Men's basketball

Foul trouble hampers Badgers as Michigan gets revenge in Ann Arbor

Senior forward Ethan Happ passed the 2,000 point mark in his career with 20 points, but the No. 20 Badgers fell 67-59 to the No. 11 Spartans. 

Image By: Cameron Lane-Flehinger

After paying back rival Minnesota for a home-court defeat on Thursday night, No. 19 Wisconsin (9-4 Big Ten, 17-7 overall) traveled to Ann Arbor to face a seventh-ranked Michigan team looking to exact similar vengeance for Wisconsin’s thrilling victory three weeks ago that sparked the Badgers' six-game win streak.

Michigan (11-2 Big Ten, 22-2 overall) flipped the script of that first meeting, falling behind early but combining stout defense and a few key shots late to pull away with a win on its home court over the Badgers. Here are the major takeaways from Saturday’s action.

Happ dominates first half, but Wolverines crawl back 

After flirting with a triple-double three weeks ago, senior forward Ethan Happ came out hot against a stout Wolverines defense. Michigan opted not to double-team Happ, and he started the game by making five of his first six shots, pushing around Michigan center Jon Teske and scoring with a magic touch from inside. He had 10 points and five assists before the first period was halfway through, pacing UW to an early 13-5 lead.

Michigan, which shot a woeful three of 11 to start the game, began to pick it up down the stretch. The Wolverines hit five of their next six shots, eventually taking the lead before the Badgers knotted it up by the half. Though UW shot a better field goal percentage, they hit only one of their seven attempts from beyond the arc, while Michigan hit four of their eight three-point attempts.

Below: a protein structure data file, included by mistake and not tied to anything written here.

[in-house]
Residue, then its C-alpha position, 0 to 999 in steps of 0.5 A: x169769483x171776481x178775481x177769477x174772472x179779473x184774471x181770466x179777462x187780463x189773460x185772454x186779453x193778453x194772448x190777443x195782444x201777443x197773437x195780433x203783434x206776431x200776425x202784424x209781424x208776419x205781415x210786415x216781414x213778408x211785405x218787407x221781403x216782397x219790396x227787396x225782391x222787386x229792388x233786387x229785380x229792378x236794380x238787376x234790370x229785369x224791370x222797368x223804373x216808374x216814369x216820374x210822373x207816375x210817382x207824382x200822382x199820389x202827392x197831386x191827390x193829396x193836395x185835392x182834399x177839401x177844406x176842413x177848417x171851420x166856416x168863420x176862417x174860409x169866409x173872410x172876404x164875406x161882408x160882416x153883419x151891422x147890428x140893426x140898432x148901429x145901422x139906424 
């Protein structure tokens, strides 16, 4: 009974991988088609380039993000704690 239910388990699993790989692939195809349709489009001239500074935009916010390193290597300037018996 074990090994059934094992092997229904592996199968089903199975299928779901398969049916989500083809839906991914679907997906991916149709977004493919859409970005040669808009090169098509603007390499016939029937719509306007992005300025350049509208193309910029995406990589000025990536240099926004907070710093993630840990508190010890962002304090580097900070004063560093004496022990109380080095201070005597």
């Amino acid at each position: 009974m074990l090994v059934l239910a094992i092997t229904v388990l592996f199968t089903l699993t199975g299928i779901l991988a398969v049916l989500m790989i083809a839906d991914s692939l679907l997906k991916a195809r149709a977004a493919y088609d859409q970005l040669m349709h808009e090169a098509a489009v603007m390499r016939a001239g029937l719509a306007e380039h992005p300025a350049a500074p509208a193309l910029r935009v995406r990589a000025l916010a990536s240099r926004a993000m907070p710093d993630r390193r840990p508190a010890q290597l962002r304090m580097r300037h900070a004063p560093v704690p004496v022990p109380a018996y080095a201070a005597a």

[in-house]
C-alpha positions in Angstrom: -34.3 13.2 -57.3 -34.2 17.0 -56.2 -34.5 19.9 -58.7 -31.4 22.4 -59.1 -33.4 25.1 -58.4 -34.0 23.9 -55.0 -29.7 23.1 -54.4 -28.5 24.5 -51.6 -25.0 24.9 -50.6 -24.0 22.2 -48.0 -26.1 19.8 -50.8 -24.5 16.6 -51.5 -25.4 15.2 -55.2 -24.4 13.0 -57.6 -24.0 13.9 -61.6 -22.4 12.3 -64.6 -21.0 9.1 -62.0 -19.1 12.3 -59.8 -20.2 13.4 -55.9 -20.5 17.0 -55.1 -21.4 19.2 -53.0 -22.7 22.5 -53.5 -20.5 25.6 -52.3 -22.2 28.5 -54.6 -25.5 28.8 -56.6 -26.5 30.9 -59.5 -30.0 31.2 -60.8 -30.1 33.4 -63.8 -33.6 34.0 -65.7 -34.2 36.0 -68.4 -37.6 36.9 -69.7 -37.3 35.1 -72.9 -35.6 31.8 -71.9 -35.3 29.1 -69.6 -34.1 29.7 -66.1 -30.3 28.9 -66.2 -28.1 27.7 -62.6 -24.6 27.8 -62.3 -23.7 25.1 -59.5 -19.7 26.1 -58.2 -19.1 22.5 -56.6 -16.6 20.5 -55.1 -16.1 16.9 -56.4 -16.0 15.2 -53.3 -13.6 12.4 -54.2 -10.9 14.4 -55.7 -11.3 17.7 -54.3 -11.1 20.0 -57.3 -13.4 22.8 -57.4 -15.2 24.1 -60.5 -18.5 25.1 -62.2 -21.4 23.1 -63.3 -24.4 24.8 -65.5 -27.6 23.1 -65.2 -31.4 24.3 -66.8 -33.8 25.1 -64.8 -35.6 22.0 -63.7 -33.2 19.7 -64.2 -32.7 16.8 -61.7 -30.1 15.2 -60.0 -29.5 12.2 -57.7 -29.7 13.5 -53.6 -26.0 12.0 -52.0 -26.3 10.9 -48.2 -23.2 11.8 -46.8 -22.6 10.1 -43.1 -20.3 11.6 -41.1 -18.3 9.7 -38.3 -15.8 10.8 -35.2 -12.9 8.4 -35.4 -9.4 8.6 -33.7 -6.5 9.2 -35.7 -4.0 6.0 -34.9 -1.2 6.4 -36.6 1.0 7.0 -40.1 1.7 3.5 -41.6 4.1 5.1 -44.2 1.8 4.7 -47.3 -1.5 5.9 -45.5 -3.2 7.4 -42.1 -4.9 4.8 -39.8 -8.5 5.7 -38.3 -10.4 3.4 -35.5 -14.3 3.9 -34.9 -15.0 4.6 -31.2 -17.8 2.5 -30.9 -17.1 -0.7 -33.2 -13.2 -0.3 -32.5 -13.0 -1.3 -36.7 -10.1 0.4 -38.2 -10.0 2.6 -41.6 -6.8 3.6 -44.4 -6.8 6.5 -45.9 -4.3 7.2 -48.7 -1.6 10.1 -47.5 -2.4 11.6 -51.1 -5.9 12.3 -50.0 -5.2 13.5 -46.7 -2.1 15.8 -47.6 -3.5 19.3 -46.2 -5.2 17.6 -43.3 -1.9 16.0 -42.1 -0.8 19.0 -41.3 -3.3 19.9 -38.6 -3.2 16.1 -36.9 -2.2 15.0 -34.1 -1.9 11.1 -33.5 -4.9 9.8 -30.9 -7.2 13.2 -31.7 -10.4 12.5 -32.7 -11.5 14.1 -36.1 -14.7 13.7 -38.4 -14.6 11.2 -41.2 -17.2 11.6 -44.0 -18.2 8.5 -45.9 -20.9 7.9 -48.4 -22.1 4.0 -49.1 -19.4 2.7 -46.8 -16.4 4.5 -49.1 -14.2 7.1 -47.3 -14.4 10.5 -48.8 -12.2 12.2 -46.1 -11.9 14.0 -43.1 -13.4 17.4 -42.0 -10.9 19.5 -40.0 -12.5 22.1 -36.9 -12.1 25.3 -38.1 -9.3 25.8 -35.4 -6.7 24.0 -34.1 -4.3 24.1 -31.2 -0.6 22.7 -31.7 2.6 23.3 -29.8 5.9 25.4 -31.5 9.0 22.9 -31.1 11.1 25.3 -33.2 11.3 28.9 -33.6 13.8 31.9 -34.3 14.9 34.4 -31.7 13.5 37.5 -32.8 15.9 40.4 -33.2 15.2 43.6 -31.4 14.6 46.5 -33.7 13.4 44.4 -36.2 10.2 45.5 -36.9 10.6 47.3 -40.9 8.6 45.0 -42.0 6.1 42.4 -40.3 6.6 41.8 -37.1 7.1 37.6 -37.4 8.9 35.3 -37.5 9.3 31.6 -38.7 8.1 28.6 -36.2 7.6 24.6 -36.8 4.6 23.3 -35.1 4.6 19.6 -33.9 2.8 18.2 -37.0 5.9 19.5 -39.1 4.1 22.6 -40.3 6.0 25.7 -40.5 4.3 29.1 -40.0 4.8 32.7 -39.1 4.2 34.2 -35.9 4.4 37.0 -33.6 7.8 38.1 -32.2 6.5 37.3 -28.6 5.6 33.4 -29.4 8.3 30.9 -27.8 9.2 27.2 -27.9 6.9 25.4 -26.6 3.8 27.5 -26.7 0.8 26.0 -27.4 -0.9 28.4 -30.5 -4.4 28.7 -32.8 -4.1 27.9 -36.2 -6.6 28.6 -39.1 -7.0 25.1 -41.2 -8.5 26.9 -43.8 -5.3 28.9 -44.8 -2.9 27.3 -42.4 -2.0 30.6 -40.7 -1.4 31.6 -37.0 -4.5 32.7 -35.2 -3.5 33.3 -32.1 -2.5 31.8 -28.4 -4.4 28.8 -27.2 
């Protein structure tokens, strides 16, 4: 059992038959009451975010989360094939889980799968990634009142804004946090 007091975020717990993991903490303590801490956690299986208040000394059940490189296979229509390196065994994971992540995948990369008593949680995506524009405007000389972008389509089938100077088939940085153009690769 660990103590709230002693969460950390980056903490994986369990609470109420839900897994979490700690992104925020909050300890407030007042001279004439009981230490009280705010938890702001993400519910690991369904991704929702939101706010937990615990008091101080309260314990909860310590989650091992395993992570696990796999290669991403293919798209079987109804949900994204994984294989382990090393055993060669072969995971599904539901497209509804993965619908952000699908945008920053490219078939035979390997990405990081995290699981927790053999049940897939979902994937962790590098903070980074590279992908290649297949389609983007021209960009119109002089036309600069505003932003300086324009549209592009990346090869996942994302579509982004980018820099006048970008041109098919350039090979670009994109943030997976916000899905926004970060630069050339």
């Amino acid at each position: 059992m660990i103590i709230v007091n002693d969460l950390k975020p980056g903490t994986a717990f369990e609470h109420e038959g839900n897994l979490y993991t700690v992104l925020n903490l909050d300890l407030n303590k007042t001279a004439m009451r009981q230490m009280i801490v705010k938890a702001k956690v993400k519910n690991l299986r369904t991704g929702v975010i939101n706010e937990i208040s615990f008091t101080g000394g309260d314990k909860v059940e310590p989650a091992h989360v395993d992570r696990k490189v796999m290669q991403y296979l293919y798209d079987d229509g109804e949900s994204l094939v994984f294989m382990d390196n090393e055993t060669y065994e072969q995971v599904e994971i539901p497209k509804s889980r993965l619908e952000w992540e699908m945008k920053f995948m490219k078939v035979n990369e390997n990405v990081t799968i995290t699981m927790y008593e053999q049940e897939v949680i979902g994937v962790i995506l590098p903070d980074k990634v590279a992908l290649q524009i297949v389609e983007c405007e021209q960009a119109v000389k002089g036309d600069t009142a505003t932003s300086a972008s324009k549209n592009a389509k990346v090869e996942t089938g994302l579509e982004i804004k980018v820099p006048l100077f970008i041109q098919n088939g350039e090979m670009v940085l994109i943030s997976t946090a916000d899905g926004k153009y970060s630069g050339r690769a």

Early-second half fouls provide turning point 

The Badgers missed six of their first seven shots to start the second period, with all six misses from within the paint. To make matters worse, Happ was called for his third foul three minutes into the half. Head coach Greg Gard didn’t bring Happ back until the nine minute and 13 second mark of the half, providing Michigan with the opportunity to pull ahead. Teske, who led the Wolverines in scoring in the last matchup, scored seven points in Happ’s absence, and finished with a double-double, including a career-high 17 points and 10 rebounds.

Shortly after Happ’s foul, a hook-and-hold flagrant foul called on sophomore guard Brad Davison gave the Wolverines the momentum. With the game still tied at 27, Michigan was granted two free throws, which they made. On the accompanying possession, they hit a jumper to make it a four-point lead. This energized the Breslin Center crowd, as a UW defensive rebound turned into the Wolverines’ largest lead of the game to that point. They never relinquished their advantage.

Even with Happ off the floor, timely contributions from Nate Reuvers, Kobe King and D’Mitrik Trice hit big shots to keep the game close. The Wolverines never lead by more than five in the eight minutes Happ was absent.

When he and Davison returned, the Badgers trailed 44-40. Happ had scored no points in the half to that point.  With him on the floor, Wisconsin’s offense began to open up, but it was still unable to match Michigan at the other end.

Brazdeikis struggles again, Teske and Matthews thrive 

Michigan star forward Ignas Brazdeikis has been the team’s leader throughout the season, averaging over 15 points per game. Against Wisconsin on January 19, he went scoreless, and things didn’t go much better in the rematch’s first half. The Lithuanian national went one of seven from the floor in the first 20 minutes, good for only two points, the same number he finished the game with.

A balanced Michigan team filled in the gaps, though, and numerous big hoops from Charles Matthews and Teske kept the Badgers at an arm’s length. Taking advantage of poor interior defense, the pair scored 26 of Michigan’s 34 points in the second half. Matthews finished with a team-high 18 points after a series of extremely difficult contested jumpers.

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